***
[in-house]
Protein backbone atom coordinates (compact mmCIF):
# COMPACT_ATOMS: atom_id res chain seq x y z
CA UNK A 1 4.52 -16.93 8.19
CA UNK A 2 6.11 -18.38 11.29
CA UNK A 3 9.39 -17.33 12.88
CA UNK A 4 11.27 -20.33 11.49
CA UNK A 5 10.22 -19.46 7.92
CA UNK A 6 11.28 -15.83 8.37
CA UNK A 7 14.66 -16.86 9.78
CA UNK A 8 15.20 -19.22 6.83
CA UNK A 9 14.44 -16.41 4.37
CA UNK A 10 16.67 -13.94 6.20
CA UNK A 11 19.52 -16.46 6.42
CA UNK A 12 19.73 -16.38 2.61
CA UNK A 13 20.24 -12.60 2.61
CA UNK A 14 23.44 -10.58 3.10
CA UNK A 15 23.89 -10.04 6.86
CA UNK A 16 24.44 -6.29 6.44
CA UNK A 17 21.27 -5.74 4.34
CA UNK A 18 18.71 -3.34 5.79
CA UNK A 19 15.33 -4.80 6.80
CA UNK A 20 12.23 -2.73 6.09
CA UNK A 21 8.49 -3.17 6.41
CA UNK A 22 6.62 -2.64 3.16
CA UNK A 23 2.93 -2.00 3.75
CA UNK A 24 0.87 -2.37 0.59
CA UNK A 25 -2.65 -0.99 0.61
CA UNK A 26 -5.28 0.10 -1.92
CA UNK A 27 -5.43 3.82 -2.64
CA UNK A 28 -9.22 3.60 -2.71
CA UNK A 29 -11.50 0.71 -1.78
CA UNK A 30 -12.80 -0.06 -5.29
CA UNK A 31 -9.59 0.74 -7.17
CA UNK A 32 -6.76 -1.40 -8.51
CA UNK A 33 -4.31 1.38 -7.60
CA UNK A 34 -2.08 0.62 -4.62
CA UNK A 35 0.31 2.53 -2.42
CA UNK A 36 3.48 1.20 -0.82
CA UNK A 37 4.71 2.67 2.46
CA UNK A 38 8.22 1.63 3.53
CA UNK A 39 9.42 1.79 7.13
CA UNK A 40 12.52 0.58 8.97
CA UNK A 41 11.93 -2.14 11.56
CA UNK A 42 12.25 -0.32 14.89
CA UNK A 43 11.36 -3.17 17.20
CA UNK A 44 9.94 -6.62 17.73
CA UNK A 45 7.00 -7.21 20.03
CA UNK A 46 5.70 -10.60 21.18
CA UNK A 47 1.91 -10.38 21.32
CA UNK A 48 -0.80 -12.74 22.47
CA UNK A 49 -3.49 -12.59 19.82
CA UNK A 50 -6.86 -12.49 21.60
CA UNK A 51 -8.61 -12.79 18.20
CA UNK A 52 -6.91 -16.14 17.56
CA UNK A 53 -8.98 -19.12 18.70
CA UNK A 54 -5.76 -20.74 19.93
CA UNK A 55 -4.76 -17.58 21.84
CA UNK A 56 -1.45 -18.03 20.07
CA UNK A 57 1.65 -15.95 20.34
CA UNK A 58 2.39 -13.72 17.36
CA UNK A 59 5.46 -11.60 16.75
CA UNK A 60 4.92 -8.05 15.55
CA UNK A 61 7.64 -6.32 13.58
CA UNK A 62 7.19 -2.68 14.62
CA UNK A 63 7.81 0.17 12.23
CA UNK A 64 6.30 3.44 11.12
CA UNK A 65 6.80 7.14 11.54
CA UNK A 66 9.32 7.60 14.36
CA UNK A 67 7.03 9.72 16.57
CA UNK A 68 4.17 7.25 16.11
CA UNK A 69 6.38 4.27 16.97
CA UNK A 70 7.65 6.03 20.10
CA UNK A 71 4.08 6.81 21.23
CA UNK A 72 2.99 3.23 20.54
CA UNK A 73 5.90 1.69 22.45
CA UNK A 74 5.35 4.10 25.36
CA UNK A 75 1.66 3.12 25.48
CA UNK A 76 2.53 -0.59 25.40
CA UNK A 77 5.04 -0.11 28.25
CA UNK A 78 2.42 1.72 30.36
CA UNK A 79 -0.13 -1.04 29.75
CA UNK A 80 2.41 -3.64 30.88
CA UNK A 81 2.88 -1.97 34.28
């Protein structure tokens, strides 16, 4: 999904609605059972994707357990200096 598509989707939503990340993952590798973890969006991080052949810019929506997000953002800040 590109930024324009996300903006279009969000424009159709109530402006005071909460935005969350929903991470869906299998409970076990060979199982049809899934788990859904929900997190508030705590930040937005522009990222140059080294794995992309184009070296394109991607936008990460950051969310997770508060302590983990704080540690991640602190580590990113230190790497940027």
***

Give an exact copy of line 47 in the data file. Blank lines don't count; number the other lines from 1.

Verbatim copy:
CA UNK A 44 9.94 -6.62 17.73